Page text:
Philosophers of mind meanwhile imported logical scaffolding to the study of propositional attitudes. Roughly speaking, if we are able to know something, believe something, doubt something or wish for something, then that thing must be a kind of entity that is available to thought, perhaps via some sort of mental representation. Such representations, as they were treated in the literature, had a lot in common with the symbolic representations used to represent mathematical definitions and assertions.

Philosophical subjects such as these orbited the philosophy of mathematics, drawing heat and light from the logical account of mathematical practice. The successes in the philosophy of mathematics offered striking examples of what philosophy could achieve. But today the subject has lost its lustre, and no longer has the same gravitational pull. What went wrong?

In part, the philosophy of mathematics was a victim of its own success. For a subject traditionally concerned with determining the proper grounds for mathematical knowledge, modern logic offered such a neat account of mathematical proof that there was almost nothing left to do. Except, perhaps, one little thing: if mathematics amounts to deductive reasoning using the axioms and rules of set theory, then to ground the subject all we need to do is to figure out what sort of entities sets are, how we can know things about them, and why that particular kind of knowledge tells us anything useful about the world. Such questions about the nature of abstract objects have therefore been the central focus of the philosophy of mathematics from the middle of the 20th century to the present day.

In other branches of philosophy, where no neat story was available, philosophers had to deal with the inherently messy nature of language, science and thought. This required them to grapple with serious methodological issues. From the 1950s on, philosophers of language engaged with linguists to make sense of the Chomskyean revolution in thinking about the structure of language and human capacities for understanding and generating speech. Philosophers of mind interacted with psychologists and computer scientists to forge cognitive science, the new science of the mind. Philosophers of biology struggled with methodological issues related to evolution and the burgeoning field of genetics, and philosophers of physics worried about the coherence of the fundamental assumptions of quantum mechanics and general relativity. Meanwhile, philosophers of mathematics were chiefly concerned with the question as to whether numbers and other abstract objects really exist.

This fixation was not healthy. It has almost nothing to do with everyday mathematical practice, since mathematicians generally do not harbour doubts whether what they are doing is meaningful and useful – and, regardless, philosophy has had little reassurance to offer in that respect. It turns out that there simply aren’t that many interesting things to say about abstract mathematical objects in and of themselves. Insofar as it is possible to provide compelling justification for doing mathematics the way we do, it will not come from making general pronouncements but, rather, undertaking a careful study of the goals and methods of the subject and exploring the extent to which the methods are suited to the goals. When we begin to ask why mathematics looks the way it does and how it provides us with such powerful means of solving problems and explaining scientific phenomena, we find that the story is rich and complex.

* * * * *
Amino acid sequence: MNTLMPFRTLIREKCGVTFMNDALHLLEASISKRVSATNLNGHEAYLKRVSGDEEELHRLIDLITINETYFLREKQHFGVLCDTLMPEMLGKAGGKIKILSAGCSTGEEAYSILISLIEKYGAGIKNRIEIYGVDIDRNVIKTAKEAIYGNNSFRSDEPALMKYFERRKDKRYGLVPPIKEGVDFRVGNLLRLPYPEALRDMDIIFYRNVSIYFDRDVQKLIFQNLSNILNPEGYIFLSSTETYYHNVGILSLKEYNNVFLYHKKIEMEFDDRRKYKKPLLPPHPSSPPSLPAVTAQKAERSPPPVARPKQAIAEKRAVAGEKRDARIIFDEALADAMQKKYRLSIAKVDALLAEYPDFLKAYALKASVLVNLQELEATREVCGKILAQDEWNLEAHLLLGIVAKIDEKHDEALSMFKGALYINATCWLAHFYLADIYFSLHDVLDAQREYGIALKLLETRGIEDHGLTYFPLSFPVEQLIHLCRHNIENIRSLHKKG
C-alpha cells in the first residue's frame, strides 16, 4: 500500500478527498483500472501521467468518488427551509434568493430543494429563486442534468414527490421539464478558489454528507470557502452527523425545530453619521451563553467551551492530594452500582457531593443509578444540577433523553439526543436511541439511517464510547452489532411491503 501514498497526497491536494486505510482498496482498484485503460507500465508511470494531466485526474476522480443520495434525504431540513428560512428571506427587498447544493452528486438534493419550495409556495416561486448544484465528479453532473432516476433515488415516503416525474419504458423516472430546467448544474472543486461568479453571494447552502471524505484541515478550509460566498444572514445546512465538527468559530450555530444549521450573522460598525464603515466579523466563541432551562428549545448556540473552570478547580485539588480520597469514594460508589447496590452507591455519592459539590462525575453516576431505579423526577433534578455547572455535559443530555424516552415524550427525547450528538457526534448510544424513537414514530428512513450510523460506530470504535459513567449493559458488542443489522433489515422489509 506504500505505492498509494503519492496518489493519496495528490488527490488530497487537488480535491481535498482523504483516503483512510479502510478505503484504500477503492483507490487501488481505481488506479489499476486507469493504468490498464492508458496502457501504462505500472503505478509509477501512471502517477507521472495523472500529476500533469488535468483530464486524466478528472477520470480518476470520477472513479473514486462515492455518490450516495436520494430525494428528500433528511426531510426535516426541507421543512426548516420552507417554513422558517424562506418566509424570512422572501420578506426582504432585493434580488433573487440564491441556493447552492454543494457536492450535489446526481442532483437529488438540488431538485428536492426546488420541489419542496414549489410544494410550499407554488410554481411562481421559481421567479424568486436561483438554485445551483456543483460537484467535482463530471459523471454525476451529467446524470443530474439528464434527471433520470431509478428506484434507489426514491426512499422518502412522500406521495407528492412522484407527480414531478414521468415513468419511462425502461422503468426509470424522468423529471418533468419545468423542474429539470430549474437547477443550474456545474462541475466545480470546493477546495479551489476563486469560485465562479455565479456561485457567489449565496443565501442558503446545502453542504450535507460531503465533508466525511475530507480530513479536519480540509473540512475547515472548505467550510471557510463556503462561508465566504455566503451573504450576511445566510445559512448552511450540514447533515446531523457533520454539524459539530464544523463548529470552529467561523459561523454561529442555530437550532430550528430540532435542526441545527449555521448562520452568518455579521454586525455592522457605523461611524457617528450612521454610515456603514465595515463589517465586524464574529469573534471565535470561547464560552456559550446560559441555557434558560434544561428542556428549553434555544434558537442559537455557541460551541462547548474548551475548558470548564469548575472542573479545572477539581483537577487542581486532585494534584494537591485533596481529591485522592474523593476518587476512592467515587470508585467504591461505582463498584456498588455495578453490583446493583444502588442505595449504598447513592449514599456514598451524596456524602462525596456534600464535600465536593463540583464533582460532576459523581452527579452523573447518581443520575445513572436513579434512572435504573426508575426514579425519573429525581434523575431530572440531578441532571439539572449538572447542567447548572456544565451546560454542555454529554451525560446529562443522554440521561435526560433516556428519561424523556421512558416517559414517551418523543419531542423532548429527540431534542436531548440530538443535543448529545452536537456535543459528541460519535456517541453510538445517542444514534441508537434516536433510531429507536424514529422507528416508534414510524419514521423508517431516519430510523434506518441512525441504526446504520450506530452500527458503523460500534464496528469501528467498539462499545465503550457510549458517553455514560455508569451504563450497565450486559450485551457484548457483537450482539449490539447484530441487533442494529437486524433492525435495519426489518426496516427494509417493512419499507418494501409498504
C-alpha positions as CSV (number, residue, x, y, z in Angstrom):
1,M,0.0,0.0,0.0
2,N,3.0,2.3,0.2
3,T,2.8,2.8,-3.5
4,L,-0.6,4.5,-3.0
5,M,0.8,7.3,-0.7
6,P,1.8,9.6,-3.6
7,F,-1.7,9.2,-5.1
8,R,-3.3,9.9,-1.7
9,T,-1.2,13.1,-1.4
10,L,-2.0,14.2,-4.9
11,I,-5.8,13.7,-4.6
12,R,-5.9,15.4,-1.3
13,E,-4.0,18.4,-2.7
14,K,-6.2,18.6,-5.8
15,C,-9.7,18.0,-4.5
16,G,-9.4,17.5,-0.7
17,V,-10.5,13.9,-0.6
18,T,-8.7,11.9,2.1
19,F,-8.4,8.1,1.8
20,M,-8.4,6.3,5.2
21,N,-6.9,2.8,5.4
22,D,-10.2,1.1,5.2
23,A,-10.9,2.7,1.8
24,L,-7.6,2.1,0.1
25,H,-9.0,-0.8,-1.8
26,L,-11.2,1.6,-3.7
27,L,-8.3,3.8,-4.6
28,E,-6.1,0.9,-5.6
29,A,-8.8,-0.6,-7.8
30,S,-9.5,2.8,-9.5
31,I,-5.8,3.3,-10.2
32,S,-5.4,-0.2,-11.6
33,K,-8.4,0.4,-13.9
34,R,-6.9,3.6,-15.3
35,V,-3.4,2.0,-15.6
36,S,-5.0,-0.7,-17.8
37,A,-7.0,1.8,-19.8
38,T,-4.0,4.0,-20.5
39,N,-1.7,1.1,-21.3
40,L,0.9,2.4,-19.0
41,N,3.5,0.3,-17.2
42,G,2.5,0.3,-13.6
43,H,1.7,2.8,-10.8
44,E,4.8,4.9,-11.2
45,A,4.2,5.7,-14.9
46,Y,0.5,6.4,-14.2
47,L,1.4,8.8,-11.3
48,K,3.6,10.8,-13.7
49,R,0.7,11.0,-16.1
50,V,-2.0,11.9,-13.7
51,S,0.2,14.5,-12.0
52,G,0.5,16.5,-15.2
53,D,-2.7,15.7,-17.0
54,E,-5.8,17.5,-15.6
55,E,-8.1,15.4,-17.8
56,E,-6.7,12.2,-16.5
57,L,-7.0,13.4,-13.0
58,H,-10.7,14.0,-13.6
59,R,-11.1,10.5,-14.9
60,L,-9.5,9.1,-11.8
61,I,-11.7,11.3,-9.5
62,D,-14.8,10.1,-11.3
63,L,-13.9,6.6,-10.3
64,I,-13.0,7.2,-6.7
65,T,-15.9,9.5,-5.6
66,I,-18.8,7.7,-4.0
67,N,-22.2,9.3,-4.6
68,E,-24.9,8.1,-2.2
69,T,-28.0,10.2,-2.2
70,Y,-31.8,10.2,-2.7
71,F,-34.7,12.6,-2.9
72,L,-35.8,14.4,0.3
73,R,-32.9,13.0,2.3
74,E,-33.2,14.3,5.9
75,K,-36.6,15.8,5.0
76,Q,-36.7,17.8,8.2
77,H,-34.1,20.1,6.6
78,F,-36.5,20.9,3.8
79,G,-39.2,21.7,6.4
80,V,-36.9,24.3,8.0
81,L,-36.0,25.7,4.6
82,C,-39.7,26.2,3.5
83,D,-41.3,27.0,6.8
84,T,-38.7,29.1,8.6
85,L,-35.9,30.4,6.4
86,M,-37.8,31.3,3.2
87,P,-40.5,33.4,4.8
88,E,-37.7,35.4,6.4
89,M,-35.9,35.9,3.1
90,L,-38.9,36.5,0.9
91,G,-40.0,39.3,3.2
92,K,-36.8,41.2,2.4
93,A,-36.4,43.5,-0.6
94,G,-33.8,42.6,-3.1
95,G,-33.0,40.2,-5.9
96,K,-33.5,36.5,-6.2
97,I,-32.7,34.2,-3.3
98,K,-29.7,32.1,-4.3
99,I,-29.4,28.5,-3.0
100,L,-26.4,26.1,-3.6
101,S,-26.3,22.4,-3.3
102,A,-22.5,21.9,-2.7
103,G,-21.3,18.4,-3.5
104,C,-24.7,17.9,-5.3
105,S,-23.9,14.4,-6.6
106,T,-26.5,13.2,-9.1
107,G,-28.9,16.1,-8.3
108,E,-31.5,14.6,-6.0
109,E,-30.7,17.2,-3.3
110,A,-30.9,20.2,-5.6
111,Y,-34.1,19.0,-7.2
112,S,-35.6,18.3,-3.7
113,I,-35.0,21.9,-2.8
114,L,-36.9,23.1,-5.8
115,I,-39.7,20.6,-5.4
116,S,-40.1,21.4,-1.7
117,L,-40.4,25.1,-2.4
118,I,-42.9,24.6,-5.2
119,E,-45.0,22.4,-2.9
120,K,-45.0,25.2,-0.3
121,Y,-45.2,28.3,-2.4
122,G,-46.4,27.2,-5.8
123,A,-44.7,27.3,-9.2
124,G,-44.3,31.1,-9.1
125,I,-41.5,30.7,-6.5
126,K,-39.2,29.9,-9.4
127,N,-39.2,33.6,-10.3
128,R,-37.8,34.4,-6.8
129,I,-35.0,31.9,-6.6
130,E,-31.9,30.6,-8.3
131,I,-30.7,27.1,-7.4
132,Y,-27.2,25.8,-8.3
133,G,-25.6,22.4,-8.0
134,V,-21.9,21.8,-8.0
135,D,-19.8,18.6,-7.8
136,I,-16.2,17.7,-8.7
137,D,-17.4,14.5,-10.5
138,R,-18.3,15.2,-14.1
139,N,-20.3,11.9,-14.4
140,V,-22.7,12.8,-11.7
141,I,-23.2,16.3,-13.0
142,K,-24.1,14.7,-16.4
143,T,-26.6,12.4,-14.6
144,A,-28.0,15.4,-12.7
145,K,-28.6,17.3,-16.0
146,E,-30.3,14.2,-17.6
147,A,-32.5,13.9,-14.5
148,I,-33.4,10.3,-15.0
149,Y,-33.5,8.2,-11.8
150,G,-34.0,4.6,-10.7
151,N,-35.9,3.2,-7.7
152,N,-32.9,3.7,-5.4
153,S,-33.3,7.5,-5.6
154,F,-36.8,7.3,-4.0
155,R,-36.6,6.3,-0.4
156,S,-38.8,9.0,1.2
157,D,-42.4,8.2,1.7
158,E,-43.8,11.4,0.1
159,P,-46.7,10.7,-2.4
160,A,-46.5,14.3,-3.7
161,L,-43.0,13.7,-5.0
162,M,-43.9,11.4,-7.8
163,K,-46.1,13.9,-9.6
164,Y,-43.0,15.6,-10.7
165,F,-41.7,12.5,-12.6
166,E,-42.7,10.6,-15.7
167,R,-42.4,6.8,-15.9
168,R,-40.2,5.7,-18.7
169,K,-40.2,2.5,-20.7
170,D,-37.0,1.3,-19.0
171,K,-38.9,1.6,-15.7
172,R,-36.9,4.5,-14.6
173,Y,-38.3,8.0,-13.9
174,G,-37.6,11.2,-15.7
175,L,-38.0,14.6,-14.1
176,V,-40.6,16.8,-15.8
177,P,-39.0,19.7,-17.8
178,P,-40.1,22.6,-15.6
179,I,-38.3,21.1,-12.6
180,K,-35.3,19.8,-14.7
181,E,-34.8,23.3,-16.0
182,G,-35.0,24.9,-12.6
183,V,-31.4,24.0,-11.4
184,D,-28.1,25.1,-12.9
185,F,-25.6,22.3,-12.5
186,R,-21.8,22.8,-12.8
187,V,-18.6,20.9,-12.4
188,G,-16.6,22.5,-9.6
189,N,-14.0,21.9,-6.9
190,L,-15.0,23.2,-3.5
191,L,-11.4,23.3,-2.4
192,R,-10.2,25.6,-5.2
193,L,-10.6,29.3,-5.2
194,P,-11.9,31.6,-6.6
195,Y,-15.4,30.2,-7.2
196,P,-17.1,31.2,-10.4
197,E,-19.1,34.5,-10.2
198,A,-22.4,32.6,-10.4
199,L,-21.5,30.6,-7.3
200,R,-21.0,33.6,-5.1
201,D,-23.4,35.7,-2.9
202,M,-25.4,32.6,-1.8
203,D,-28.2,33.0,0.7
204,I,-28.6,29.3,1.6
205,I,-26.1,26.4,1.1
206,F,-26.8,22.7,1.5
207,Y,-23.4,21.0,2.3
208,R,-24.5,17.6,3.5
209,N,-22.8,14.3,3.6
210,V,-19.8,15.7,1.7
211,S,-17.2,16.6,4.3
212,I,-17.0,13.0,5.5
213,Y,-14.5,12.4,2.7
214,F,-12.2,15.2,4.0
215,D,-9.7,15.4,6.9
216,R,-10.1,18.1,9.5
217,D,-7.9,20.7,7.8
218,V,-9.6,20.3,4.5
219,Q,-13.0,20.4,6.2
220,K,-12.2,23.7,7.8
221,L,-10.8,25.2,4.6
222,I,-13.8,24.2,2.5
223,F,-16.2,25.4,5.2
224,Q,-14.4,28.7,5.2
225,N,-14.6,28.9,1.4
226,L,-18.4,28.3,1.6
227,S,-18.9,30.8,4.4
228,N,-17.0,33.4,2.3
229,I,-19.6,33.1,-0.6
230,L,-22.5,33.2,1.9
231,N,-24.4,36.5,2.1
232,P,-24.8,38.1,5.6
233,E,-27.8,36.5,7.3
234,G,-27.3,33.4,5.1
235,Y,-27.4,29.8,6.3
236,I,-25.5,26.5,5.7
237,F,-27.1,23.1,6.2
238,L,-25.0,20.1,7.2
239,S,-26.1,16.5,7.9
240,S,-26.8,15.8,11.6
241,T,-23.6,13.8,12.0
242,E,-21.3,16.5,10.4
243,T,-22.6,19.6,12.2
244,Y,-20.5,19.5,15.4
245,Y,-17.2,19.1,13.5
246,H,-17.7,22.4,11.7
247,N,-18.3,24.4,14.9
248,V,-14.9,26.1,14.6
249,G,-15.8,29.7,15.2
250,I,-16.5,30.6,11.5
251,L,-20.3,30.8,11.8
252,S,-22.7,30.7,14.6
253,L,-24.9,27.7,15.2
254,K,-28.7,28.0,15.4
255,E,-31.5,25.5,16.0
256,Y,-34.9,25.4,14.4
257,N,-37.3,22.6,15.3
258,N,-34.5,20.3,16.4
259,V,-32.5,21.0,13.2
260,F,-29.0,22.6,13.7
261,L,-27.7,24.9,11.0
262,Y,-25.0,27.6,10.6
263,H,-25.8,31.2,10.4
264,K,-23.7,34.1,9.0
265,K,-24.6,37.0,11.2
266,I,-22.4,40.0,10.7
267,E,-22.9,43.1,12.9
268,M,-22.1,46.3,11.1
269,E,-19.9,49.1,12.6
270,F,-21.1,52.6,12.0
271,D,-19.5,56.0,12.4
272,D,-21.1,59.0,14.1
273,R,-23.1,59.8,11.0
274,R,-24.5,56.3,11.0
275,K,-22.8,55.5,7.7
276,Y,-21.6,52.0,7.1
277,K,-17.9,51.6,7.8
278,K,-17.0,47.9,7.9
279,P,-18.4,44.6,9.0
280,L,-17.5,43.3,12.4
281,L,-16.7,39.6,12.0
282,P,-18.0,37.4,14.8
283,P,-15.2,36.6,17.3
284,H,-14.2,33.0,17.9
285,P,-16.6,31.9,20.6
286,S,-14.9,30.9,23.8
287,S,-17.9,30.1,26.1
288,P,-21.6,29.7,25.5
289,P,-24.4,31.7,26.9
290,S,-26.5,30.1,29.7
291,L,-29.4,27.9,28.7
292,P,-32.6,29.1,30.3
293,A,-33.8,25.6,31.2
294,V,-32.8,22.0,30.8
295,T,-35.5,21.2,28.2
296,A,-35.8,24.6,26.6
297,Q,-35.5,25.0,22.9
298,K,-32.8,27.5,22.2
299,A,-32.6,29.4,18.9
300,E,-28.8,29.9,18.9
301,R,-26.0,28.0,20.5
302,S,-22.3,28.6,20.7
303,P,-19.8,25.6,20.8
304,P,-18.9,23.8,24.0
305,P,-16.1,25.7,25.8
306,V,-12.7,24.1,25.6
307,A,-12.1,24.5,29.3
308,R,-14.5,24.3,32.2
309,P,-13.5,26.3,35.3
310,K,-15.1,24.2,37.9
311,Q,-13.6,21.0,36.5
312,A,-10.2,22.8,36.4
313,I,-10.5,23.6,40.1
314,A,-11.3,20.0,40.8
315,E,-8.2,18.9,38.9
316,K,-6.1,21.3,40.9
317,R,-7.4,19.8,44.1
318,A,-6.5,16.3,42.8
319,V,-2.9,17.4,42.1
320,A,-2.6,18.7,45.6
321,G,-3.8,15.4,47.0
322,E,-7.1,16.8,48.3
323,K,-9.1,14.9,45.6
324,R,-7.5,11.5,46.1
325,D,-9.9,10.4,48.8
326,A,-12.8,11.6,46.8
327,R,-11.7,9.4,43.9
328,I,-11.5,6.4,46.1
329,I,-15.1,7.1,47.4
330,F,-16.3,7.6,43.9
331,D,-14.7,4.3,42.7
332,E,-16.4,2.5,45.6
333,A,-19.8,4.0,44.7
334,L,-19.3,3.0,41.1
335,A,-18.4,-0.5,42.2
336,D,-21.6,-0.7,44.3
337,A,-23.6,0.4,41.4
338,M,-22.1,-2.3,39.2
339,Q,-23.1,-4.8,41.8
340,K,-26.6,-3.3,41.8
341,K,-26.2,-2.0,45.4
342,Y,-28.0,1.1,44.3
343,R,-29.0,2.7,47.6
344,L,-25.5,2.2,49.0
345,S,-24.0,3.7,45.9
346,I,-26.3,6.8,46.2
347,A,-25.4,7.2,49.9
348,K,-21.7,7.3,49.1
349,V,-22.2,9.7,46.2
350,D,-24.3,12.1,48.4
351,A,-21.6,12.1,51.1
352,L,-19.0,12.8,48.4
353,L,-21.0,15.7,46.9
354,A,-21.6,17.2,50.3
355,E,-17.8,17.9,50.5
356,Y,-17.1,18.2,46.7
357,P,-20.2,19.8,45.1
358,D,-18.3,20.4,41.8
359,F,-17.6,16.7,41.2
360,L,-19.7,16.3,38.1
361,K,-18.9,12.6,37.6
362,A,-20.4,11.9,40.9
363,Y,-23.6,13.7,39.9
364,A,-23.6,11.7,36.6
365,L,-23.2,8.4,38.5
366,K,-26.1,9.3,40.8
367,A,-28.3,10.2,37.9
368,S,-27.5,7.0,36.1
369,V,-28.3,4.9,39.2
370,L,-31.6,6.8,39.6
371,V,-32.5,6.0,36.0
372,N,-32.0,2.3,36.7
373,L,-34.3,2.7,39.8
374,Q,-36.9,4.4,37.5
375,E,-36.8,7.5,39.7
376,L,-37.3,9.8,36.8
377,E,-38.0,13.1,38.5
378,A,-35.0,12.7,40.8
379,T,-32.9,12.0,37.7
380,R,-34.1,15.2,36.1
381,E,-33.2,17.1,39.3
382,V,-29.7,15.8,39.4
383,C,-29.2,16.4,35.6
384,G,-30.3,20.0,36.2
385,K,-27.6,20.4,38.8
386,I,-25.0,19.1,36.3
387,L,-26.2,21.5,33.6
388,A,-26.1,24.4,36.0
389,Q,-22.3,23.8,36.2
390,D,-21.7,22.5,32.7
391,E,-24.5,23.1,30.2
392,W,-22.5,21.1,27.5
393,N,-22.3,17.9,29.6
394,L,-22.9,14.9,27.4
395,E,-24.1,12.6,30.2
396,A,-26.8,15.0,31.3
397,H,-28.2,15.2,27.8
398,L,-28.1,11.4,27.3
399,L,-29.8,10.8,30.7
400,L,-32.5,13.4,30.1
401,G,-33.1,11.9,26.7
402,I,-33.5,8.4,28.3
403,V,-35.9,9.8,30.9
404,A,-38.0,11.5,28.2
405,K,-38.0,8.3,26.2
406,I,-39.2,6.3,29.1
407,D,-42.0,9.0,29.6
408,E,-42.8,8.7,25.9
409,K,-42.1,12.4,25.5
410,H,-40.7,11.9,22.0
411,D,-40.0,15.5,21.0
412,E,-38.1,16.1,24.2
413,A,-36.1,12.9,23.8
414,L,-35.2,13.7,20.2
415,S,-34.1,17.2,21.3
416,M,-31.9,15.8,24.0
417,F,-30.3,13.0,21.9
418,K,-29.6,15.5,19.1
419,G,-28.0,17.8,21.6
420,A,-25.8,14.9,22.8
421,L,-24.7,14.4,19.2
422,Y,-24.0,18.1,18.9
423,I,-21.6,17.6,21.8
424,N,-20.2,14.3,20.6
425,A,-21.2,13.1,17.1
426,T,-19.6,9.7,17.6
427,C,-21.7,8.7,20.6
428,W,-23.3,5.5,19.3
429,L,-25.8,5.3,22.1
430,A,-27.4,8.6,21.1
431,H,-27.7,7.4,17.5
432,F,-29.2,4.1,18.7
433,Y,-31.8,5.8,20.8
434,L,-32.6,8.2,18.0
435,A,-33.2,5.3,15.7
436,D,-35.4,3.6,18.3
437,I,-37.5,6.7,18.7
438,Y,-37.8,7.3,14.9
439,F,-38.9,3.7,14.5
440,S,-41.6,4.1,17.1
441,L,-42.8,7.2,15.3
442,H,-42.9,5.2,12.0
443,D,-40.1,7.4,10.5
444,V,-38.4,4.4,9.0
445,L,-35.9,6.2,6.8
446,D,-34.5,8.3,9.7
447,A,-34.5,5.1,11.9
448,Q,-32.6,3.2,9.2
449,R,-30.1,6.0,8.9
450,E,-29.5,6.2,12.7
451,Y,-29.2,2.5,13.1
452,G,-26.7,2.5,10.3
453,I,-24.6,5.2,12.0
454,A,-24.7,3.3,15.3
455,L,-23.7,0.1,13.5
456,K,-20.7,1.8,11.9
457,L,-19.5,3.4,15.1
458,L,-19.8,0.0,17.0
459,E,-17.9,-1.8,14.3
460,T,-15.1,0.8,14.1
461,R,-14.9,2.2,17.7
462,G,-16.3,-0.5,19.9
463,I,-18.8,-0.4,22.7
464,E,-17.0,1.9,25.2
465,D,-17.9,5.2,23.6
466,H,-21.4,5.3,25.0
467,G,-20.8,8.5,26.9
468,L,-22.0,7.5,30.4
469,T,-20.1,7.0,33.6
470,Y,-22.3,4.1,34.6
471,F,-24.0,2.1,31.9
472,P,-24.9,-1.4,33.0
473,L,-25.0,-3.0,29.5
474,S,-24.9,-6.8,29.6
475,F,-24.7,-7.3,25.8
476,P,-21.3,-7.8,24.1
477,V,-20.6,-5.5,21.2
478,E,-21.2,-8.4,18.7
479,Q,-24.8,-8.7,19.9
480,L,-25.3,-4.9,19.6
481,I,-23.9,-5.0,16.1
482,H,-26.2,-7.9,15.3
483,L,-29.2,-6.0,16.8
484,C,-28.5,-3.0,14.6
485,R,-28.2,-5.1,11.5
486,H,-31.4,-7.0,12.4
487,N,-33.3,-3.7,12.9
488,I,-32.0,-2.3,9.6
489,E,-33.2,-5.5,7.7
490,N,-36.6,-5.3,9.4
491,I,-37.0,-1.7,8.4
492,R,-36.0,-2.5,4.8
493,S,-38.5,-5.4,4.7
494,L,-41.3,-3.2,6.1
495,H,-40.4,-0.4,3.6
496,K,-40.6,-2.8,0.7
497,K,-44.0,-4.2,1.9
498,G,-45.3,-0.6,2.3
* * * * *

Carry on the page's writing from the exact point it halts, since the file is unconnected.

The problem is that set-theoretic idealisation idealises too much. Mathematical thought is messy. When we dig beneath the neatly composed surface we find a great buzzing, blooming confusion of ideas, and we have a lot to learn about how mathematics channels these wellsprings of creativity into rigorous scientific discourse. But that requires doing hard work and getting our hands dirty. And so the call of the sirens is pleasant and enticing: mathematics is set theory! Just tell us a really good story about abstract objects, and the secrets of the Universe will be unlocked. This siren song has held the philosophy of mathematics in thrall, leaving it to drift into the rocky shores.

The field’s narrow focus on logic suggests another explanation for its decline. Given that the philosophy of mathematics has been closely aligned with logic for the past century or so, one would expect the fortunes of the two subjects to rise and fall in tandem. Over that period, logic has grown into a bona-fide branch of mathematics in its own right, and in 1966 Paul Cohen won a Fields Medal, the most prestigious prize in mathematics, for solving two longstanding open problems in set theory. But there hasn’t been another Fields Medal in logic since, and although the subject enjoys some interactions with other branches of mathematics, it has not found its way into the mathematical mainstream.

Many of philosophy’s traditional concerns about language, knowledge and thought now find a home in computer science, where the goal is to design systems that emulate these faculties. If the philosopher’s goal is to clarify concepts and shore up foundations, and the scientist’s goal is to gather data and refine the models, then the computer scientist aims to implement the findings and put them to good use. Ideally, information should flow back and forth, with philosophical understanding informing implementation and practical results, and challenges informing philosophical study. So it makes sense to consider the role that logic has played in computer science as well.